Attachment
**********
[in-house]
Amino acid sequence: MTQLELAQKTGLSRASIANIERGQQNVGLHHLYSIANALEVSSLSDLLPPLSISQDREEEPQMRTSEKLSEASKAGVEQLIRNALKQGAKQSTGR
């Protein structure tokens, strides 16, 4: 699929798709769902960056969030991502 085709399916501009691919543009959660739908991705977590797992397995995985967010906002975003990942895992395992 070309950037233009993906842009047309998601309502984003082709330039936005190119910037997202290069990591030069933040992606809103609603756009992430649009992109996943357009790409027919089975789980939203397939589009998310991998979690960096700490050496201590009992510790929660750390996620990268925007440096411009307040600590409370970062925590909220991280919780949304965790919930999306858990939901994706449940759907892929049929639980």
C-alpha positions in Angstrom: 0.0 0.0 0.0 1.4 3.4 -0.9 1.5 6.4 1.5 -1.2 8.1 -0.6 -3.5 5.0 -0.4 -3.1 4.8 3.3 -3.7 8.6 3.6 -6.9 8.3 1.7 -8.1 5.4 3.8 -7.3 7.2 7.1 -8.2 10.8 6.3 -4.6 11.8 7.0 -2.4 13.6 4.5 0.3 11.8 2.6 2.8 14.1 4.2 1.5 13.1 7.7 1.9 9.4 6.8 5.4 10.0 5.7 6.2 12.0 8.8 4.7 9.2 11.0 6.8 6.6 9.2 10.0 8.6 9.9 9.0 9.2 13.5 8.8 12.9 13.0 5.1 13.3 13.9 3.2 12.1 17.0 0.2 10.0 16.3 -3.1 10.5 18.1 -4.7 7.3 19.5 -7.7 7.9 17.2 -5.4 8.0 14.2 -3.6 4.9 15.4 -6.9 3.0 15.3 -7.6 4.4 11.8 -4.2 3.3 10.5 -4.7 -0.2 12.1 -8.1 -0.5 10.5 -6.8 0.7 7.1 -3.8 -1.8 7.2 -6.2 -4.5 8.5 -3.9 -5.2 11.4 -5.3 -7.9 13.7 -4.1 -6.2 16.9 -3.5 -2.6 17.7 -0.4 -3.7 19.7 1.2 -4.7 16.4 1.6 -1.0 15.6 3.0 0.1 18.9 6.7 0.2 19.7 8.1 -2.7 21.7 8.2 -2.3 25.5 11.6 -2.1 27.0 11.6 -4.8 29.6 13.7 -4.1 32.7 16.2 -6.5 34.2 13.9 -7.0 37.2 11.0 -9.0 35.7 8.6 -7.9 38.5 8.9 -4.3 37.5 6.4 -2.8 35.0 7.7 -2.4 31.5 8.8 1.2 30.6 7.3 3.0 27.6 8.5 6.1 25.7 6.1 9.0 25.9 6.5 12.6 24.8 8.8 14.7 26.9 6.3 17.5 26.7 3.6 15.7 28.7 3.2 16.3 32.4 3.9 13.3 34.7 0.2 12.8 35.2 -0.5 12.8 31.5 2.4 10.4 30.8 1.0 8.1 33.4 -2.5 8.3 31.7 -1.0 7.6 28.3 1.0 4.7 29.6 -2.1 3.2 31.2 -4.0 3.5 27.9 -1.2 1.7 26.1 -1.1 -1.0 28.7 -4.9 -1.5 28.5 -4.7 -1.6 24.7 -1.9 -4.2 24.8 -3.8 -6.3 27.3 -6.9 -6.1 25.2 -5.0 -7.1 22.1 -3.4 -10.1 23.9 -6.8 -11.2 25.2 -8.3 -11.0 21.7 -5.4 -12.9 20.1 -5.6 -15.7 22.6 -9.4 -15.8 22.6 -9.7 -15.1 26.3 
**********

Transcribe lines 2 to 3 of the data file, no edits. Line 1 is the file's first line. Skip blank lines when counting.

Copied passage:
Amino acid sequence: MTQLELAQKTGLSRASIANIERGQQNVGLHHLYSIANALEVSSLSDLLPPLSISQDREEEPQMRTSEKLSEASKAGVEQLIRNALKQGAKQSTGR
């Protein structure tokens, strides 16, 4: 699929798709769902960056969030991502 085709399916501009691919543009959660739908991705977590797992397995995985967010906002975003990942895992395992 070309950037233009993906842009047309998601309502984003082709330039936005190119910037997202290069990591030069933040992606809103609603756009992430649009992109996943357009790409027919089975789980939203397939589009998310991998979690960096700490050496201590009992510790929660750390996620990268925007440096411009307040600590409370970062925590909220991280919780949304965790919930999306858990939901994706449940759907892929049929639980």